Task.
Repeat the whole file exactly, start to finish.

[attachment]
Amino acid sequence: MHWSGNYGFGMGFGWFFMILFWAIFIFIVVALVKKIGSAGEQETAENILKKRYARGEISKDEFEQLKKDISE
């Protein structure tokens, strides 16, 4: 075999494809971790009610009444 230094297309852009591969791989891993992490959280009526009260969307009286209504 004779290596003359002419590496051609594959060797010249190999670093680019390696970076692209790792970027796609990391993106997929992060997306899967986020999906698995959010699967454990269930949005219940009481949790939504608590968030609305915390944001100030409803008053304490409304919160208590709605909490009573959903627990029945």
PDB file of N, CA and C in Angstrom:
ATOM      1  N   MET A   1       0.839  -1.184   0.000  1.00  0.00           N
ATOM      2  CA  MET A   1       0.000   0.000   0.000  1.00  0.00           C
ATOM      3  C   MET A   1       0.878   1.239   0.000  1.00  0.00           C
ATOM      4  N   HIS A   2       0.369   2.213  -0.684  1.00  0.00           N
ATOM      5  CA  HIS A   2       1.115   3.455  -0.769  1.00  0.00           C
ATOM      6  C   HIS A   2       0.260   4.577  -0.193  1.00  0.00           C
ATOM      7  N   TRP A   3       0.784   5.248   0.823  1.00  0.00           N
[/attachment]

Amino acid sequence: MHWSGNYGFGMGFGWFFMILFWAIFIFIVVALVKKIGSAGEQETAENILKKRYARGEISKDEFEQLKKDISE
């Protein structure tokens, strides 16, 4: 075999494809971790009610009444 230094297309852009591969791989891993992490959280009526009260969307009286209504 004779290596003359002419590496051609594959060797010249190999670093680019390696970076692209790792970027796609990391993106997929992060997306899967986020999906698995959010699967454990269930949005219940009481949790939504608590968030609305915390944001100030409803008053304490409304919160208590709605909490009573959903627990029945």
PDB file of N, CA and C in Angstrom:
ATOM      1  N   MET A   1       0.839  -1.184   0.000  1.00  0.00           N
ATOM      2  CA  MET A   1       0.000   0.000   0.000  1.00  0.00           C
ATOM      3  C   MET A   1       0.878   1.239   0.000  1.00  0.00           C
ATOM      4  N   HIS A   2       0.369   2.213  -0.684  1.00  0.00           N
ATOM      5  CA  HIS A   2       1.115   3.455  -0.769  1.00  0.00           C
ATOM      6  C   HIS A   2       0.260   4.577  -0.193  1.00  0.00           C
ATOM      7  N   TRP A   3       0.784   5.248   0.823  1.00  0.00           N